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The Cutting Edge
June 2010

Treatment of Recalcitrant Generalized Morphea With Infliximab

Author Affiliations


Arch Dermatol. 2010;146(6):601-604. doi:10.1001/archdermatol.2010.120

Report of a case

A 66-year-old white woman with a history of hypertension and degenerative arthritis was seen in July 2003 by her primary care physician (PCP) for erythematous and sclerotic patches on her trunk. A skin biopsy specimen taken by the PCP at that time was interpreted (by an outside pathology laboratory) to indicate granuloma annulare. The patient began treatment with systemic corticosteroids and ceased taking her antihypertensive medication. However, her cutaneous symptoms continued to progress, and she was referred to our clinic in January 2004.

At that time, the patient denied any illnesses prior to her skin eruption and noted that the only change in her medications was from lisinopril to valsartan. A review of systems found no shortness of breath, dysphagia, worsening of chronic joint symptoms, or Raynaud phenomenon. The patient was noted to have extensive white sclerotic patches and a few eczematous inflammatory patches on the upper chest, breasts (excluding the areola), upper abdomen, flanks, and proximal extremities (Figure 1). Her skin was firm and sclerotic on palpation. No sclerodactyly was present.

Figure 1. 
Eczematous inflammatory patches.

Eczematous inflammatory patches.

A skin biopsy specimen was obtained. Light microscopic examination revealed a striking pandermal sclerosing reaction. The collagen bundles were of wider caliber and oriented parallel to the long axis of the epidermis. In addition, the overlying epidermis was attenuated with prominent hyperkeratosis. The subjacent papillary dermis had a hyalinized appearance with vascular dropout. The findings were compatible with an overlap between morphea and lichen sclerosus et atrophicus (LS&A). In situ hybridization studies demonstrated focal staining of the endothelium for cytomegalovirus (CMV) and tumor necrosis factor (TNF) RNA transcript expression. Direct immunofluorescence showed deposits of C5b-9 within the microvasculature most compatible with a humorally mediated microangiopathy syndrome (Figure 2).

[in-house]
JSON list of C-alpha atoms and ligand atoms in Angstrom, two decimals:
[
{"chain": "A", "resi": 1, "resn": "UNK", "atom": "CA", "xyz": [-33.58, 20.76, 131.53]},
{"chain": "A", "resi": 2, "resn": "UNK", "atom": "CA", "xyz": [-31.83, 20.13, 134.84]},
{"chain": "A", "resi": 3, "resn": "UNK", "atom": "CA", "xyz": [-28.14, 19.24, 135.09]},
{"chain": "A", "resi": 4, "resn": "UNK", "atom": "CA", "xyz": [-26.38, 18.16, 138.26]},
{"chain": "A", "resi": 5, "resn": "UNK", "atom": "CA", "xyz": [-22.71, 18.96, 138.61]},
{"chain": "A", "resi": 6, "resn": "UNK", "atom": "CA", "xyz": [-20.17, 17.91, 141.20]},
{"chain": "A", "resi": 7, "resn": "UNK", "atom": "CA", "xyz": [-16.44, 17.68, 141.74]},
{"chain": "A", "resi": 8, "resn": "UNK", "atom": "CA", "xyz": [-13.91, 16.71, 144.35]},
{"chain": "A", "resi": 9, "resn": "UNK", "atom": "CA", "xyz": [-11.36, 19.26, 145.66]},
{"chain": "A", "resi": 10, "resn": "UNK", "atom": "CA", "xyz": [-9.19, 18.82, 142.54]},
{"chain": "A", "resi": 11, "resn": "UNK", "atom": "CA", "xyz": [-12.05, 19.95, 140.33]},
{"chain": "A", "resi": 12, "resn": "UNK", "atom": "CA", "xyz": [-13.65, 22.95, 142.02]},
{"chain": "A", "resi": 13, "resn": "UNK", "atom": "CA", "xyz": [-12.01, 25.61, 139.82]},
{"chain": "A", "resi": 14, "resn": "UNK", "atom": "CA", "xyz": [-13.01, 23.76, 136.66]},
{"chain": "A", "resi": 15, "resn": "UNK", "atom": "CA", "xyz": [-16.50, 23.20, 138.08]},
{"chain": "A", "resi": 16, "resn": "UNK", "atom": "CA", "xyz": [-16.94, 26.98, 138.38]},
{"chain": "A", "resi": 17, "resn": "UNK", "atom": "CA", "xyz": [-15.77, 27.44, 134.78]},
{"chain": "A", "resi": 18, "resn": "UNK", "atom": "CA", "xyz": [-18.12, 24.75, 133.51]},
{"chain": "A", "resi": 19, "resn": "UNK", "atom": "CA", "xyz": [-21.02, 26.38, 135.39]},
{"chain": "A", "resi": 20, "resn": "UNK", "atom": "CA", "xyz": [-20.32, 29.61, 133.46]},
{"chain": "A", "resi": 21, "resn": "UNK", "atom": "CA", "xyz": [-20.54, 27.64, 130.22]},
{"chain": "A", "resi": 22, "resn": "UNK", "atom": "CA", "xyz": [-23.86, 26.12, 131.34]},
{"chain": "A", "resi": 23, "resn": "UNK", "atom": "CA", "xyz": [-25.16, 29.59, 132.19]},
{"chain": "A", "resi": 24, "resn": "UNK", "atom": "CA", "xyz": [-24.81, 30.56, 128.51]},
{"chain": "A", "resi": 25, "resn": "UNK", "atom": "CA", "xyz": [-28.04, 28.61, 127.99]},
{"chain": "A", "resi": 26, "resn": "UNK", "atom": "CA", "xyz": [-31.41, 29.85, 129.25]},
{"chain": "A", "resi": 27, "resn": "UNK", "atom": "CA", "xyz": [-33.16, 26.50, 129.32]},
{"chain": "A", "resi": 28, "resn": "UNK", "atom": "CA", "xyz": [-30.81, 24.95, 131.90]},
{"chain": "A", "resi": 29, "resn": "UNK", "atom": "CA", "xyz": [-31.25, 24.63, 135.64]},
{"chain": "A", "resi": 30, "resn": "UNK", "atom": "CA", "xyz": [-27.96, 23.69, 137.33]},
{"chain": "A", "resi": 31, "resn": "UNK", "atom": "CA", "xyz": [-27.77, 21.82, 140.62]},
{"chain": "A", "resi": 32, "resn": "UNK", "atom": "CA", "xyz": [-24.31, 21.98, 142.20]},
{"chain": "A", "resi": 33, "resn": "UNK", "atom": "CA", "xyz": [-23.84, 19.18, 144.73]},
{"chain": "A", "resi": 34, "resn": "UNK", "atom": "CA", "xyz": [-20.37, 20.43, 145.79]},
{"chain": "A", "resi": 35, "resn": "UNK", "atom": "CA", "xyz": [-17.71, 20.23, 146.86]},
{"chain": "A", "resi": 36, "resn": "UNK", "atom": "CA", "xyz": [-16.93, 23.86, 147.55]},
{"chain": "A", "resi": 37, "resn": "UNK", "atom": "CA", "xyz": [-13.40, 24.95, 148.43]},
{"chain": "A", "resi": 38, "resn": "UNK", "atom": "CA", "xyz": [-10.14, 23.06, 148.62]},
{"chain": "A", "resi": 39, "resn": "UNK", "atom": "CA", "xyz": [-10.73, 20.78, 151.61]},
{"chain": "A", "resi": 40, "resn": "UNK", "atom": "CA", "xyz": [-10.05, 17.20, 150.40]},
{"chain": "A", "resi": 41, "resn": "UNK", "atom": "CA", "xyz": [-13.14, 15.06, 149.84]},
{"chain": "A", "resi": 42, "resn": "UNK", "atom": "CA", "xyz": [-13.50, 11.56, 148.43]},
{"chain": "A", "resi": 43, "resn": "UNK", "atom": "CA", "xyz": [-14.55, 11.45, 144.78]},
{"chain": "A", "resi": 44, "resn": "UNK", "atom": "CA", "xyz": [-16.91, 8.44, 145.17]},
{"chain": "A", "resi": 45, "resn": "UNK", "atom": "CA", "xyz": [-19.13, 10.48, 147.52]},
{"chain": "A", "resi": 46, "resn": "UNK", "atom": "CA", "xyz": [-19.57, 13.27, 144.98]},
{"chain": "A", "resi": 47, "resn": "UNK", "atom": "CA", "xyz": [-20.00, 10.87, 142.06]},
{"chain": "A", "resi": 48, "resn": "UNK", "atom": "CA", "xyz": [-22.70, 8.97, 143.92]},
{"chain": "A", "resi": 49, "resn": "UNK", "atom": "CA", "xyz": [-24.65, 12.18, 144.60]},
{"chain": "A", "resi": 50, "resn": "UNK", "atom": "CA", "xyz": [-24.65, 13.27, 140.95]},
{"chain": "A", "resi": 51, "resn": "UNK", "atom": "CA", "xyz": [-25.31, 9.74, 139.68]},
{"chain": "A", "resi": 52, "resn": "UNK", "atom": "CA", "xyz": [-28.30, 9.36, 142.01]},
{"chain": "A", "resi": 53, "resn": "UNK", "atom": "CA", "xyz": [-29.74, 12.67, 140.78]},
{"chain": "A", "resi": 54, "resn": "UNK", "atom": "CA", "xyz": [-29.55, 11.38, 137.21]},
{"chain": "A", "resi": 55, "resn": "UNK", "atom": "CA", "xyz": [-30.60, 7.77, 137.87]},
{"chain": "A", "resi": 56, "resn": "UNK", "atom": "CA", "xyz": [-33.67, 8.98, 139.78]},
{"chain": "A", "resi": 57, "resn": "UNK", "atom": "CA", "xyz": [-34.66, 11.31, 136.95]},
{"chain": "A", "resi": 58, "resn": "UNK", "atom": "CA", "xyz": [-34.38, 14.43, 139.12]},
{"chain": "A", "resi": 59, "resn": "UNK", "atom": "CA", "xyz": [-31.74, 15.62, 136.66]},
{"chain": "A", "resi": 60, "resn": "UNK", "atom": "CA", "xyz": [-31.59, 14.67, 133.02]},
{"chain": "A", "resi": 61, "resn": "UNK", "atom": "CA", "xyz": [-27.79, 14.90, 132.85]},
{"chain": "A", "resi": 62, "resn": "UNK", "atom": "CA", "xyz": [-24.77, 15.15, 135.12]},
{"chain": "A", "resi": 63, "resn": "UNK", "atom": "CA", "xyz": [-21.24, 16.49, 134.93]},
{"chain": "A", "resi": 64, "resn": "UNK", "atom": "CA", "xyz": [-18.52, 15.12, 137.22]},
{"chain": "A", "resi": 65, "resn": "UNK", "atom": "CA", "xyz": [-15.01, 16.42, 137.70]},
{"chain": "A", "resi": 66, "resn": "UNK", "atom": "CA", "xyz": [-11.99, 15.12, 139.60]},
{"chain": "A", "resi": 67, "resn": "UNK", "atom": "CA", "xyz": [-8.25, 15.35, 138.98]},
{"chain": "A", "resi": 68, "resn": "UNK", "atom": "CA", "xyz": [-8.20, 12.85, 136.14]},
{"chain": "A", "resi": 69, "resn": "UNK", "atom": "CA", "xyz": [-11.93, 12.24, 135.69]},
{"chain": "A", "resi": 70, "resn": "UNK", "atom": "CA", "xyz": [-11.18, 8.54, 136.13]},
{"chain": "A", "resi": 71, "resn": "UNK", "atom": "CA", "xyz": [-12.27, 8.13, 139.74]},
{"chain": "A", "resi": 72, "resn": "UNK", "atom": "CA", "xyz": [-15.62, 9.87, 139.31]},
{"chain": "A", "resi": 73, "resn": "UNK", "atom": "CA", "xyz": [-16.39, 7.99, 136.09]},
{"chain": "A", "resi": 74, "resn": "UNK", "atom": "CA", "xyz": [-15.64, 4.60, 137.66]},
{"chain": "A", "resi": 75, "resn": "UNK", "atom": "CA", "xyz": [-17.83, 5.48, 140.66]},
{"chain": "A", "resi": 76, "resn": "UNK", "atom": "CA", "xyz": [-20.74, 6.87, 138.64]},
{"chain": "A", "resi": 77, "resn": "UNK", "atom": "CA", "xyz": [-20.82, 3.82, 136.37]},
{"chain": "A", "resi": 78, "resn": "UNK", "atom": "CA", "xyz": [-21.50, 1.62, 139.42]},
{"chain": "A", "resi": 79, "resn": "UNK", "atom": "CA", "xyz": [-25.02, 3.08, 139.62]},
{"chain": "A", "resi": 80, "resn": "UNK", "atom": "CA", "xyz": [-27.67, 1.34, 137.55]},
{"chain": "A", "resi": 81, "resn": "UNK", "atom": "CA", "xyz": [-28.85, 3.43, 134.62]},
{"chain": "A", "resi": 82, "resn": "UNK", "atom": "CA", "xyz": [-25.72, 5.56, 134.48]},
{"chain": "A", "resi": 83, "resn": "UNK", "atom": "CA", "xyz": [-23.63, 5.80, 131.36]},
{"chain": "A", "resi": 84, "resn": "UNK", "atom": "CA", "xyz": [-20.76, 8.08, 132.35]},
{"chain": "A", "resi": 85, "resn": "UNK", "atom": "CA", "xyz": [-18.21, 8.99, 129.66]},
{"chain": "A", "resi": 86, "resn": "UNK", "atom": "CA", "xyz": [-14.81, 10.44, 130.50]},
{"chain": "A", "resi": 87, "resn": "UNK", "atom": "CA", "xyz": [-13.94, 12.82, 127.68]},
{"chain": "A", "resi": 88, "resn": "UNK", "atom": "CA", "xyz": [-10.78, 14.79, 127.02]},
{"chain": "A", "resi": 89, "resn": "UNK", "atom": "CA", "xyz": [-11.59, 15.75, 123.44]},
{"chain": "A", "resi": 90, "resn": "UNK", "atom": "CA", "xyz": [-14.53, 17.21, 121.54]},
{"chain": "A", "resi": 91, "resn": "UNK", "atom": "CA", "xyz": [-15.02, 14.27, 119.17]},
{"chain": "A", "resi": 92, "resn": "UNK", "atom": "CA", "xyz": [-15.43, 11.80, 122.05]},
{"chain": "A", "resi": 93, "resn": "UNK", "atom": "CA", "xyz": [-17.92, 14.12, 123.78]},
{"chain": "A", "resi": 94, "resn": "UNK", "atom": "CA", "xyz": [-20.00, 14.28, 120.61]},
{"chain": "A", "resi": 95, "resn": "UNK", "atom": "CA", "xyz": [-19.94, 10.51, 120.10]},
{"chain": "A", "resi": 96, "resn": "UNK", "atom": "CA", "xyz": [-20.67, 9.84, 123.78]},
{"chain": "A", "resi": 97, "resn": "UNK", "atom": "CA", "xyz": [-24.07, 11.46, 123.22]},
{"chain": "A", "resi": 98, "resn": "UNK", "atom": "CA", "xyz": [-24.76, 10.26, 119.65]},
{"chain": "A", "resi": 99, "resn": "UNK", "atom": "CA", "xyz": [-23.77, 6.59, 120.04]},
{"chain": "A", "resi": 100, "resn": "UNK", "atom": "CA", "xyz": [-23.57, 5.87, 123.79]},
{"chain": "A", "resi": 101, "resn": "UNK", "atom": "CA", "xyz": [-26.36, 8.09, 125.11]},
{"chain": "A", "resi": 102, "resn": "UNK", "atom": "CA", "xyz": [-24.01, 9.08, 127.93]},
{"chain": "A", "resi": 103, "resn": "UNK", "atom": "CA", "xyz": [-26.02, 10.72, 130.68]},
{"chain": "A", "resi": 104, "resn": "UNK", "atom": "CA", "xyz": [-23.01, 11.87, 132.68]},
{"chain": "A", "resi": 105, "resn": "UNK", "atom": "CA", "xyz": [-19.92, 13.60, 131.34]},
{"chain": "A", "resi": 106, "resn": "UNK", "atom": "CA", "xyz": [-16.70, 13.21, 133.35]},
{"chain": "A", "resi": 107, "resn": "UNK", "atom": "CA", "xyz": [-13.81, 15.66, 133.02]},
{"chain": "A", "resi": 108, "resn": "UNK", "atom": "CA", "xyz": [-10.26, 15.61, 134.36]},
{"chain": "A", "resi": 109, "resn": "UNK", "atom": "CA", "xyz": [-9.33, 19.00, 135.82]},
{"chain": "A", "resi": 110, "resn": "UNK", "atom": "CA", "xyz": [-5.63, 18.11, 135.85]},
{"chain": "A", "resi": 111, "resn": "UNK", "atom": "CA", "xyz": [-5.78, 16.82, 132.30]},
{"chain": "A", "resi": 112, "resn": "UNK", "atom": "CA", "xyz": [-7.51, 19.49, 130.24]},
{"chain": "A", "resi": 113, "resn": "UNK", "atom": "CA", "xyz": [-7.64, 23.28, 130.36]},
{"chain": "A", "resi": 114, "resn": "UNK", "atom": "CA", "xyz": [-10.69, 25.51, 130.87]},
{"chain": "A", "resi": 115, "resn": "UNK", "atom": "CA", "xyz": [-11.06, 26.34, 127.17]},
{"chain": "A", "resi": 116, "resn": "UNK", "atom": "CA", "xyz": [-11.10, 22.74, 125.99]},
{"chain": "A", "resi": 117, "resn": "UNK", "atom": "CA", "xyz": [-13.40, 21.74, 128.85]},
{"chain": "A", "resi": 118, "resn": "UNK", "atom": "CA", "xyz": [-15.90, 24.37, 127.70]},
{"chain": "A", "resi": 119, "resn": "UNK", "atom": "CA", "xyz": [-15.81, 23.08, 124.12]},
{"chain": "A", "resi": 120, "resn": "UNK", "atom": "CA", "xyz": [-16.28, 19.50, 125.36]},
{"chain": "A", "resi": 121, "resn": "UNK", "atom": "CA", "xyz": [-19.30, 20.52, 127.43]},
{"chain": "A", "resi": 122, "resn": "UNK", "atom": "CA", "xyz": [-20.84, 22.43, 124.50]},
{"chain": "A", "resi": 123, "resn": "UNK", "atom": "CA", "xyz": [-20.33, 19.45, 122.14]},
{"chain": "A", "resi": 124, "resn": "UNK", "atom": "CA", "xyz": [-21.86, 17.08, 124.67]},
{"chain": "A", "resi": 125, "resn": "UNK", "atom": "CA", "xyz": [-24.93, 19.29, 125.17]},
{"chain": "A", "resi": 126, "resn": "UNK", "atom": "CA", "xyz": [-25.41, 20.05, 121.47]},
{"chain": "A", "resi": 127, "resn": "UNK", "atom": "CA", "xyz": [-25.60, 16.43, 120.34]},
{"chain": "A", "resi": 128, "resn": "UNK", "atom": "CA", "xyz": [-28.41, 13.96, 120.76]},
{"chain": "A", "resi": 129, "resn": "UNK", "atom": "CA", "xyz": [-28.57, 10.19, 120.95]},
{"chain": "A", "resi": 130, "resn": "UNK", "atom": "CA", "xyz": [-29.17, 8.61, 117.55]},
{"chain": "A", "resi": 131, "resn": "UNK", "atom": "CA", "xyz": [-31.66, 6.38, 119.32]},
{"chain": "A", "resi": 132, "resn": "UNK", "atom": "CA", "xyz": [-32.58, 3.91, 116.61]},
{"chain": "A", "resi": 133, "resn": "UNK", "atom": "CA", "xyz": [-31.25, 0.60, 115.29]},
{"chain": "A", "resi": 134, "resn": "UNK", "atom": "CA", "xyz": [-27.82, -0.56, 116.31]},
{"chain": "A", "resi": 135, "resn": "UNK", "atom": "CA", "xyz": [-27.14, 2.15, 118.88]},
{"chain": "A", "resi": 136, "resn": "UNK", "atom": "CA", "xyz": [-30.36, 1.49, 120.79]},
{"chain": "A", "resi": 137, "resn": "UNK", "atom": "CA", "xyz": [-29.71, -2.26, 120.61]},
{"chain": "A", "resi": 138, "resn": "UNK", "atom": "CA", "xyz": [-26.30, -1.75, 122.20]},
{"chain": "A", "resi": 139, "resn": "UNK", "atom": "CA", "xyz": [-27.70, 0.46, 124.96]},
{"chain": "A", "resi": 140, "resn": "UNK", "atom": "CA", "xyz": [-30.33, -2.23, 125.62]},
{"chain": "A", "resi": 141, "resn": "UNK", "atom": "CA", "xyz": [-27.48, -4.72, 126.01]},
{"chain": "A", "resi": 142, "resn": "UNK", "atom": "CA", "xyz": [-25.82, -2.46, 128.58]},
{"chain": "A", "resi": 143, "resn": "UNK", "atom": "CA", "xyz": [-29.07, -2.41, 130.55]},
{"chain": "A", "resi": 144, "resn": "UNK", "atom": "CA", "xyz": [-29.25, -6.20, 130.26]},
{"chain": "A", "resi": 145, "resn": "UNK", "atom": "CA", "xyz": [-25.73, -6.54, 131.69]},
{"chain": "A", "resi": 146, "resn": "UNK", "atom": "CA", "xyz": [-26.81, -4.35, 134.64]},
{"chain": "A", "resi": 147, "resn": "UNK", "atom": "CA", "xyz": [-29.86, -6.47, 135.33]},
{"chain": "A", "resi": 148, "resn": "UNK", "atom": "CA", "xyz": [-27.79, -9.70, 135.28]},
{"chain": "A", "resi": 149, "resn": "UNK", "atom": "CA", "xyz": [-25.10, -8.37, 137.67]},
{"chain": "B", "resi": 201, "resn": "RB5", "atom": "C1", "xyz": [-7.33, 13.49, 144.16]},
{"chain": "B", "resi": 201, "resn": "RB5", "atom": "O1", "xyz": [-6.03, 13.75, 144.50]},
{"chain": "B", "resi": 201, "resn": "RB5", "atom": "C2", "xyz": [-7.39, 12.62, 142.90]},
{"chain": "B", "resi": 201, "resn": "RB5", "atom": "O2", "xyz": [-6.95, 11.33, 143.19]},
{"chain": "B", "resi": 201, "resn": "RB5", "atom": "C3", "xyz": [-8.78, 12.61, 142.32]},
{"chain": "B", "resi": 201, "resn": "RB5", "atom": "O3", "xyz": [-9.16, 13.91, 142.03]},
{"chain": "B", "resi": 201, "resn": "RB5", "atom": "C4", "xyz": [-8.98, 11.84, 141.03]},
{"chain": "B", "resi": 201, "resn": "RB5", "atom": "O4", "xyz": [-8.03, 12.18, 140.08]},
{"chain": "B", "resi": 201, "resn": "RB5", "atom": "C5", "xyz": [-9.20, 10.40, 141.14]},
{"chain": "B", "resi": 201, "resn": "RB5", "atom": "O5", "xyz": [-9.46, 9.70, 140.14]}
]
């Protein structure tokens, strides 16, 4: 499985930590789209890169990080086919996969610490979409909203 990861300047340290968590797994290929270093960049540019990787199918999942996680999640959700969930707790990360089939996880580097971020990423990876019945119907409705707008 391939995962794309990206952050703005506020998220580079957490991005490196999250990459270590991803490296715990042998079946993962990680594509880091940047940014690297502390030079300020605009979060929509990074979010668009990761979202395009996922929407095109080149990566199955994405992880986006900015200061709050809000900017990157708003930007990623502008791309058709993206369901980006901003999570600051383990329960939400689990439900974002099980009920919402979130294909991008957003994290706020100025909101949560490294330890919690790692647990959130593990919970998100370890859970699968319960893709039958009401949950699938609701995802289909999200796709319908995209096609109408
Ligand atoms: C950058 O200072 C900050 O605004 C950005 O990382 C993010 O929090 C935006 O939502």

Figure 2. 
Light microscopic image taken before treatment with infliximab. Note the elevated level of tumor necrosis factor (TNF) in the skin (immunoperoxidase stain for TNF, original magnification ×400).

Light microscopic image taken before treatment with infliximab. Note the elevated level of tumor necrosis factor (TNF) in the skin (immunoperoxidase stain for TNF, original magnification ×400).

Serologic studies revealed positive anti-CMV IgM and IgG. However, the findings of antinuclear antibody assays, extractable nuclear protein antibody tests, an interstitial lung battery, complete blood cell count, and comprehensive chemical analysis were all within normal limits, as was the erythrocyte sedimentation rate. The patient was also found to be very hypertensive and resumed taking antihypertensive medications along with class 1 topical corticosteroids.

Therapeutic challenge

Standard treatment for generalized morphea (GM) has included topical corticosteroids and lubrication, oral calcitriol, bath PUVA (psoralen–UV-A), UV-A1, intralesional injections of triamcinolone acetonide, and immunosuppressive agents including oral corticosteroids, hydroxychloroquine, methotrexate, sulfasalazine, D-penicillamine, cyclosporine, and cyclophosphamide.1

Once the biopsy results revealed the diagnosis of morphea/LS&A overlap, the patient was started on treatment with escalating doses of oral methotrexate and minocycline and continued treatment with class 1 topical corticosteroids. She noted improvement in only the eczematous but not the sclerotic patches. Subsequently, acitretin therapy was initiated, but despite several months of treatment, her sclerotic patches continued to progress. Anti-TNF inhibitors were considered, but results of a tuberculosis skin test were positive, and so the patient underwent 9 months of tuberculosis treatment.